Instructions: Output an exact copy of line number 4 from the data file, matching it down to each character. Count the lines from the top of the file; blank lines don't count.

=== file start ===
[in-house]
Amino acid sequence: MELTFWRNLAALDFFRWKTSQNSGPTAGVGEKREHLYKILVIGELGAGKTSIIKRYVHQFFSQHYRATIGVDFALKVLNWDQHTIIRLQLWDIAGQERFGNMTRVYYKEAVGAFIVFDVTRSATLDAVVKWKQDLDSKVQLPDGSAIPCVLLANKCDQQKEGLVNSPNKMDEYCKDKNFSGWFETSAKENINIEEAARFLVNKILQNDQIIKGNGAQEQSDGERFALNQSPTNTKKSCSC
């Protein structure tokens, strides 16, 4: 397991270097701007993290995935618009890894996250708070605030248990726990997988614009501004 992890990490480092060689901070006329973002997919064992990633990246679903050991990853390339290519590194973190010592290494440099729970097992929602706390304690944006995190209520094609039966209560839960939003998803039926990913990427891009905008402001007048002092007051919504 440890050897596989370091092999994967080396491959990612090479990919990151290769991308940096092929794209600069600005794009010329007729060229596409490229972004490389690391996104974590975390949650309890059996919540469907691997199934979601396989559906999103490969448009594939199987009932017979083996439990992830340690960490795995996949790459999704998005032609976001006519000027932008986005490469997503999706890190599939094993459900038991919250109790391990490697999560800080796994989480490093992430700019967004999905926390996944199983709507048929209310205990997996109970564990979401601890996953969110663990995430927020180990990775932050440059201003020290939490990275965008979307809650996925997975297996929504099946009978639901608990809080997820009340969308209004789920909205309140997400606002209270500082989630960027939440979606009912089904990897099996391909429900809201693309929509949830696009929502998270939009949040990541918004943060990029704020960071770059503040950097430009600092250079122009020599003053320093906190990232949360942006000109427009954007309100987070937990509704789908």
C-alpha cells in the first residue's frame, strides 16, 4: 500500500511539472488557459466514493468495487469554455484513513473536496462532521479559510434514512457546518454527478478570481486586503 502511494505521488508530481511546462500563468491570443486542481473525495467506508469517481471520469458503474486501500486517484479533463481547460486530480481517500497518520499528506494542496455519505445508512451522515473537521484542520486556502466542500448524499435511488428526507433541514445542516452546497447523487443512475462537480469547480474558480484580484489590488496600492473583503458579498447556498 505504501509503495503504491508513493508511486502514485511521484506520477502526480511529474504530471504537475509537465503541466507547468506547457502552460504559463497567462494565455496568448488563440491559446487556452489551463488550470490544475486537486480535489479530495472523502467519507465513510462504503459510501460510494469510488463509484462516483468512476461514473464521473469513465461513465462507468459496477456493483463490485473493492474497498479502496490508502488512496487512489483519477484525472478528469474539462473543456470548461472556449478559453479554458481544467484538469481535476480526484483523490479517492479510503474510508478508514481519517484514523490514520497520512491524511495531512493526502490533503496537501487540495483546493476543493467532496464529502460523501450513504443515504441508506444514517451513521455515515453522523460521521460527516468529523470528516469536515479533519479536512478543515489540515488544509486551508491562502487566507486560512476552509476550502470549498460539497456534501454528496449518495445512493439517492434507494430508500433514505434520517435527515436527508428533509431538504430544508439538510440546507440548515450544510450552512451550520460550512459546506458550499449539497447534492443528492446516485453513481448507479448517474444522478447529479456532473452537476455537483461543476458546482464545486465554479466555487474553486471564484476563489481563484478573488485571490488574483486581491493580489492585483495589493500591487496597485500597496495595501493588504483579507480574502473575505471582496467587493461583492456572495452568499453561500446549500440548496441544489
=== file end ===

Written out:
C-alpha cells in the first residue's frame, strides 16, 4: 500500500511539472488557459466514493468495487469554455484513513473536496462532521479559510434514512457546518454527478478570481486586503 502511494505521488508530481511546462500563468491570443486542481473525495467506508469517481471520469458503474486501500486517484479533463481547460486530480481517500497518520499528506494542496455519505445508512451522515473537521484542520486556502466542500448524499435511488428526507433541514445542516452546497447523487443512475462537480469547480474558480484580484489590488496600492473583503458579498447556498 505504501509503495503504491508513493508511486502514485511521484506520477502526480511529474504530471504537475509537465503541466507547468506547457502552460504559463497567462494565455496568448488563440491559446487556452489551463488550470490544475486537486480535489479530495472523502467519507465513510462504503459510501460510494469510488463509484462516483468512476461514473464521473469513465461513465462507468459496477456493483463490485473493492474497498479502496490508502488512496487512489483519477484525472478528469474539462473543456470548461472556449478559453479554458481544467484538469481535476480526484483523490479517492479510503474510508478508514481519517484514523490514520497520512491524511495531512493526502490533503496537501487540495483546493476543493467532496464529502460523501450513504443515504441508506444514517451513521455515515453522523460521521460527516468529523470528516469536515479533519479536512478543515489540515488544509486551508491562502487566507486560512476552509476550502470549498460539497456534501454528496449518495445512493439517492434507494430508500433514505434520517435527515436527508428533509431538504430544508439538510440546507440548515450544510450552512451550520460550512459546506458550499449539497447534492443528492446516485453513481448507479448517474444522478447529479456532473452537476455537483461543476458546482464545486465554479466555487474553486471564484476563489481563484478573488485571490488574483486581491493580489492585483495589493500591487496597485500597496495595501493588504483579507480574502473575505471582496467587493461583492456572495452568499453561500446549500440548496441544489